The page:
As an actress, even when she appeared in poorly reviewed films, critics noted how striking she looked. Hollywood embraced her and she counted among her friends Mia Farrow and Tony Curtis.
She met director Roman Polanski while filming “The Fearless Vampire Killers” and she wore a white mini dress when she married him Jan. 20, 1968. Later that year, she became pregnant and the two started looking for a larger home. They found one at 10050 Cielo Drive.
Manson knew the address. He had been there before. Record producer Terry Melcher had lived there, and Manson had hoped Melcher, who had auditioned him, was going to sign him to a record deal. But he didn’t.
“Manson was mad about that,” Michael McGann, a detective at the time, recalled in a Los Angeles Magazine oral history. “It’s no accident he sent his group to Cielo.”
“Now is the time for Helter Skelter,” Manson told a group of his followers the afternoon before the murders, referring to the race wars he hoped to start, prosecutor Vincent Bugliosi told the magazine. “Go to the former home of Terry Melcher and kill everyone on the premises.”
Bulgliosi said Watson, who was later confronted by Tate’s mother, then gathered Susan Atkins, Patricia Krenwinkel, and Linda Kasabian to help with the task. Killed alongside Tate were Jay Sebring, Wojciech Frykowski, Abigail Folger and Steven Parent. Polanksi, who later admitted unlawful sexual intercourse with a 13-year-old girl but fled the country in 1977 before he could stand trial for it, was out of town at the time of the killings.
The next night, Manson followers killed two more people — Leno and Rosemary LaBianca — and wrote “Healter Skelter” in blood on a refrigerator.
The murders left Hollywood shaken. Stars reportedly moved, and in two days, a Beverly Hills sporting goods store sold 200 firearms, according to media reports.
Kasabian, who served as a lookout during both nights of the murders, became a key witness for prosecutors and was granted immunity. Manson and the others were convicted and sentenced to death in 1971. Because the California Supreme Court ruled the death penalty unconstitutional in 1972, their sentences were changed to life in prison.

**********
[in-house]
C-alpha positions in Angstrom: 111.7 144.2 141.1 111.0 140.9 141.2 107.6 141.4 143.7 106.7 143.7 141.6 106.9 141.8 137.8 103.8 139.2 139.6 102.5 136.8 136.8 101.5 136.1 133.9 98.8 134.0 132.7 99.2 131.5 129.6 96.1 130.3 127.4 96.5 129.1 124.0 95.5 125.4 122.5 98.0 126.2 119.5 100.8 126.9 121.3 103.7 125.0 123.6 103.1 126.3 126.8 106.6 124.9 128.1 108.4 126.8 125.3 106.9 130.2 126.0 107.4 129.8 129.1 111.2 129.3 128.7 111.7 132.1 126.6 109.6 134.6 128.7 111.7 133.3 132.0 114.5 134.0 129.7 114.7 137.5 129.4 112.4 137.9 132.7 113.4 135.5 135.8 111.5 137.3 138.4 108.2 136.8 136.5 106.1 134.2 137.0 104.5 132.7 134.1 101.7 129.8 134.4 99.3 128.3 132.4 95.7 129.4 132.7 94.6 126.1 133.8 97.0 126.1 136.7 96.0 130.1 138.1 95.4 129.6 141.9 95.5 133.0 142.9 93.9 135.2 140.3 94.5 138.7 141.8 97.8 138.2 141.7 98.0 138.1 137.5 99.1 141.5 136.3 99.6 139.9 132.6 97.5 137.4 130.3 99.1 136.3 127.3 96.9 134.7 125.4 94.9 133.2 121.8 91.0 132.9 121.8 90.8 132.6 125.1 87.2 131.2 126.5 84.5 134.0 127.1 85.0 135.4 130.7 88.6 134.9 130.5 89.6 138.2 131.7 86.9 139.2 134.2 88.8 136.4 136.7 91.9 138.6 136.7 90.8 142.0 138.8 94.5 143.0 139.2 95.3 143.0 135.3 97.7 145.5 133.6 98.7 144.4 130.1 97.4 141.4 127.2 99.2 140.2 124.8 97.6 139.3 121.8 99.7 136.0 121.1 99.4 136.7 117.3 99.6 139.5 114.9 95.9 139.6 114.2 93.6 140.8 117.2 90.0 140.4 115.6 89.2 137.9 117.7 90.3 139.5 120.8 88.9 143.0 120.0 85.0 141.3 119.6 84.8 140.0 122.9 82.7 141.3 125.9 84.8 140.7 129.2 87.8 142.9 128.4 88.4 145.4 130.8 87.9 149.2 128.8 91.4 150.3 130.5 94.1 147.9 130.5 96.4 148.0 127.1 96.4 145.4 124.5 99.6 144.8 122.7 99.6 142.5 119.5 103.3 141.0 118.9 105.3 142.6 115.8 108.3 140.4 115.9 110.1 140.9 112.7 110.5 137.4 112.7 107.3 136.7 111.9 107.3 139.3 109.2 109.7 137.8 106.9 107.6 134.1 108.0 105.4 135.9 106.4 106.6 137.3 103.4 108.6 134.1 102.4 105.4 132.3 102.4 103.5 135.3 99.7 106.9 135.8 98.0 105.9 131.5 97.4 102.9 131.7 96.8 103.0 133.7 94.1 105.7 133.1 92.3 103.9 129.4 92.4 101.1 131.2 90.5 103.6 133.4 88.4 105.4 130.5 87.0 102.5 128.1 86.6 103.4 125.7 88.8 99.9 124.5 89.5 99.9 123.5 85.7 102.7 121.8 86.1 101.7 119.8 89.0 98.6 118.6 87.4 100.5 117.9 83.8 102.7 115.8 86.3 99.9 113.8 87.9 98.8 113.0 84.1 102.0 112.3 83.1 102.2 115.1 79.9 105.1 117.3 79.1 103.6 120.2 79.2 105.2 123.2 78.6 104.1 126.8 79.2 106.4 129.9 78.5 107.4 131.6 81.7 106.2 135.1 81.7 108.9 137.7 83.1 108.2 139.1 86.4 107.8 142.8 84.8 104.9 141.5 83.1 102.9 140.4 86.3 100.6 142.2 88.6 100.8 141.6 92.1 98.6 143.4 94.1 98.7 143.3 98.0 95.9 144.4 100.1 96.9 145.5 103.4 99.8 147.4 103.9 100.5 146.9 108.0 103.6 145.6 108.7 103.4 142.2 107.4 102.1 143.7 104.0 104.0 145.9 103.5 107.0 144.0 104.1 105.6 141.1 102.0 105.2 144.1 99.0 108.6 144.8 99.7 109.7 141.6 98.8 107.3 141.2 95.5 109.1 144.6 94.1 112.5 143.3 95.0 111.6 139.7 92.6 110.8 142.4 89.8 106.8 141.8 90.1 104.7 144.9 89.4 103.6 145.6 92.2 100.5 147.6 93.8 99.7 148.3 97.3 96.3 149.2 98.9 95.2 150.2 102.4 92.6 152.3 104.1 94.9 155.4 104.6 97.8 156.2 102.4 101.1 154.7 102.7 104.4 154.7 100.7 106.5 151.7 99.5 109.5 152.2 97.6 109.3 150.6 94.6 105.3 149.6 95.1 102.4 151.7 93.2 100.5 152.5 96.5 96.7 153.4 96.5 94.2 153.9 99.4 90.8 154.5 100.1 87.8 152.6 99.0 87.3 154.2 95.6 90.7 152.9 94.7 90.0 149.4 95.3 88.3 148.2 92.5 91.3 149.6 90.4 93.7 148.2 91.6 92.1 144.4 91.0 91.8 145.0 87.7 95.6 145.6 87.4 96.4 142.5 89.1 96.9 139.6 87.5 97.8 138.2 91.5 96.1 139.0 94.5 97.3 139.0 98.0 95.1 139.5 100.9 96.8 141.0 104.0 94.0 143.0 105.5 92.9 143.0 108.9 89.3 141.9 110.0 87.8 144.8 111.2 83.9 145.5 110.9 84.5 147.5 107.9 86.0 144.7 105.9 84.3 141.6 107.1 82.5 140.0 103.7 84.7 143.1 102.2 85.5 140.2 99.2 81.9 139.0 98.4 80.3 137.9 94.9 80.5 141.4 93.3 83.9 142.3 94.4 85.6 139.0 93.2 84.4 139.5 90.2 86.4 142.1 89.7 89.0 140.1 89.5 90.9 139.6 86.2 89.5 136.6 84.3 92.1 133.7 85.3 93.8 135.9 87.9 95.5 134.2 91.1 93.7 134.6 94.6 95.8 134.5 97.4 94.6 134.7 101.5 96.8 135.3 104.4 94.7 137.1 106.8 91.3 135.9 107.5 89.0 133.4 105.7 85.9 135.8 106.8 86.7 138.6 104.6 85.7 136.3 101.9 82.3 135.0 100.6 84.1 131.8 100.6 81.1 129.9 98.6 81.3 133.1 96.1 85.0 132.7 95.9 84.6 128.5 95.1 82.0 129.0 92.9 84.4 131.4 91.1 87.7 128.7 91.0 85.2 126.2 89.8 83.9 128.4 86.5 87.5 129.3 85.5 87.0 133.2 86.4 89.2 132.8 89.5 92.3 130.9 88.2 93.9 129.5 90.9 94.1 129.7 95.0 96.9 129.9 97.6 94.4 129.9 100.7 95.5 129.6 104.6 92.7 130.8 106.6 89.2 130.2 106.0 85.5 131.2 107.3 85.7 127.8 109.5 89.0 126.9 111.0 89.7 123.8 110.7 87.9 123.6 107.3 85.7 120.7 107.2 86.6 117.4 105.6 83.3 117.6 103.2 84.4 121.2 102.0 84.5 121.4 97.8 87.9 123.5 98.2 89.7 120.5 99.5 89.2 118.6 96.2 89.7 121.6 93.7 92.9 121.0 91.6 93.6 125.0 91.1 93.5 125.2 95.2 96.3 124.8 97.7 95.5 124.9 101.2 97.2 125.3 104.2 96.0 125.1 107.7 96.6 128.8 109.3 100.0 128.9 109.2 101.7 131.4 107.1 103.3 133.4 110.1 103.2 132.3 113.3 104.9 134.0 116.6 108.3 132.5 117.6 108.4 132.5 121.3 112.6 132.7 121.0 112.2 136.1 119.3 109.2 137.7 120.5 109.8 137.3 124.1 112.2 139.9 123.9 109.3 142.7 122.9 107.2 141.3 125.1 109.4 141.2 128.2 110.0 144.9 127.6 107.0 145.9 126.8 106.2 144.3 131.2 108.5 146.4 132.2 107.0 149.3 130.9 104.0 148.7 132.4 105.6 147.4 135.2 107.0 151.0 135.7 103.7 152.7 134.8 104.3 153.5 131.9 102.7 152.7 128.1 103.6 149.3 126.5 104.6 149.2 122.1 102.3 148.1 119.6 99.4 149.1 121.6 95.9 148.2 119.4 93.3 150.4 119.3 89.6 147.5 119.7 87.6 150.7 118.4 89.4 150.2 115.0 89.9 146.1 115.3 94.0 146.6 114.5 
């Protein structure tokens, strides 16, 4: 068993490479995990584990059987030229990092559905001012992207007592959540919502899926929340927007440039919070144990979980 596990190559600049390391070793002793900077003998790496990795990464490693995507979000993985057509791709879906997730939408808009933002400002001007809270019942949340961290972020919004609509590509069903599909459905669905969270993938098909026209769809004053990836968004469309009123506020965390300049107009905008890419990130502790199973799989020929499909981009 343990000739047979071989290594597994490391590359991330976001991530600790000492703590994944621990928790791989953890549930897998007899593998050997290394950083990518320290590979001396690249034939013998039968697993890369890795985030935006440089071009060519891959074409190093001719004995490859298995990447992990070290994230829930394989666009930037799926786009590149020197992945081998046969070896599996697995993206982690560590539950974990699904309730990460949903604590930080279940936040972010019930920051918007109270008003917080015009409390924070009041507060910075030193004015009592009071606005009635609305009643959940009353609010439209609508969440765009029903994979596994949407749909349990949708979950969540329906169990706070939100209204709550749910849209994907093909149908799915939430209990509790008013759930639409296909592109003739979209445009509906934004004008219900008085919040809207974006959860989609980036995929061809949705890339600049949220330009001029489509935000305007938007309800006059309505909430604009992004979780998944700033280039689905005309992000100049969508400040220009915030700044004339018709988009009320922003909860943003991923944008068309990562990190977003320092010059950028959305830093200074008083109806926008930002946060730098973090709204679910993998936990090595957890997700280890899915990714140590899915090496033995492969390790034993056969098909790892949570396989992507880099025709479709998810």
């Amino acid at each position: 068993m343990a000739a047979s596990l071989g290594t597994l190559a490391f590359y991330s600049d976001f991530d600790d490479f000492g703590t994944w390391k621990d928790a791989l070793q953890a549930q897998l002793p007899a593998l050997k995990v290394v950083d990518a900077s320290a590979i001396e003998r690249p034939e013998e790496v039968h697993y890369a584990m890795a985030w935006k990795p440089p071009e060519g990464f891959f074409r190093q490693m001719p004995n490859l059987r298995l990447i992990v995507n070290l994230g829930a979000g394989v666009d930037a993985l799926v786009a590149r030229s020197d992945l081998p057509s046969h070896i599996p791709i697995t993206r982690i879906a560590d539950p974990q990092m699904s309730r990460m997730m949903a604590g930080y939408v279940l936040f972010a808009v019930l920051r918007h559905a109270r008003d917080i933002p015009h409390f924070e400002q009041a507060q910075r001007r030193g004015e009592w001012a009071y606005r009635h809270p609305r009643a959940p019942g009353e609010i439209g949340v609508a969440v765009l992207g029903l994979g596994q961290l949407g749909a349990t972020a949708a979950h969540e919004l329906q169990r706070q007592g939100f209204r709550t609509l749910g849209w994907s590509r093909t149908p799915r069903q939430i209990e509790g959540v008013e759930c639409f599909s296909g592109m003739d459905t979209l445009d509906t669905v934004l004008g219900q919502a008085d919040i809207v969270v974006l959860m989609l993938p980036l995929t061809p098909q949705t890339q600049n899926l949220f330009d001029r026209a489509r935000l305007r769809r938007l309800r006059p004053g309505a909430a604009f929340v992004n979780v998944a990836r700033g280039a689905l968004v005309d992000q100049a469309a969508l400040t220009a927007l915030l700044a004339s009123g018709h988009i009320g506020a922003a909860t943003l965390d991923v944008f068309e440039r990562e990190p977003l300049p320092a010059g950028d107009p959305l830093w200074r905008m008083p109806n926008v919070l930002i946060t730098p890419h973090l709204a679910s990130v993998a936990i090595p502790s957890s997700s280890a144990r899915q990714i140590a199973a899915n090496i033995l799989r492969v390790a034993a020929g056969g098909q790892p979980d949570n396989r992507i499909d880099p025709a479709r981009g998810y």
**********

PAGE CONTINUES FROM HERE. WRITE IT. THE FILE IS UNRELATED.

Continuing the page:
After her mother’s death, Tate’s sister Patti Tate continued to fight for victims and to keep the Manson family in prison. When Patti died of breast cancer in 2000, her sister Debra Tate took on that role.
She wrote an op-ed in the Los Angeles Times this year that ran under the headline “Why members of the Manson family still don’t deserve parole after murdering my sister.” Debra Tate wrote the piece after attending the 14th parole hearing of Krenwinkel, for which she had gathered 98,000 signatures in 13 days opposing the release. More than 10,000 people also wrote letters.
“Look up the word ‘sociopath,’” Tate wrote. “You will see there is no cure for this affliction. There is no medication, no programming that can relieve it. … Krenwinkel — and all the members of the Manson family — should never be granted parole.”
Just like her mother, Tate also fought against the release of Manson follower Leslie Van Houten, whose parole was granted by a panel of state commissioners in September but is pending review. Van Houten was not present for Sharon Tate’s murder but participated in the LaBianca killings.
Shortly after Manson died, Debra Tate received a phone call from prison officials with the news, she told the NY Daily News.
“I said a prayer,” she told the paper, “shed a tear, stuck a flower under my cross in my bedroom and emailed Roman (Polanksi).”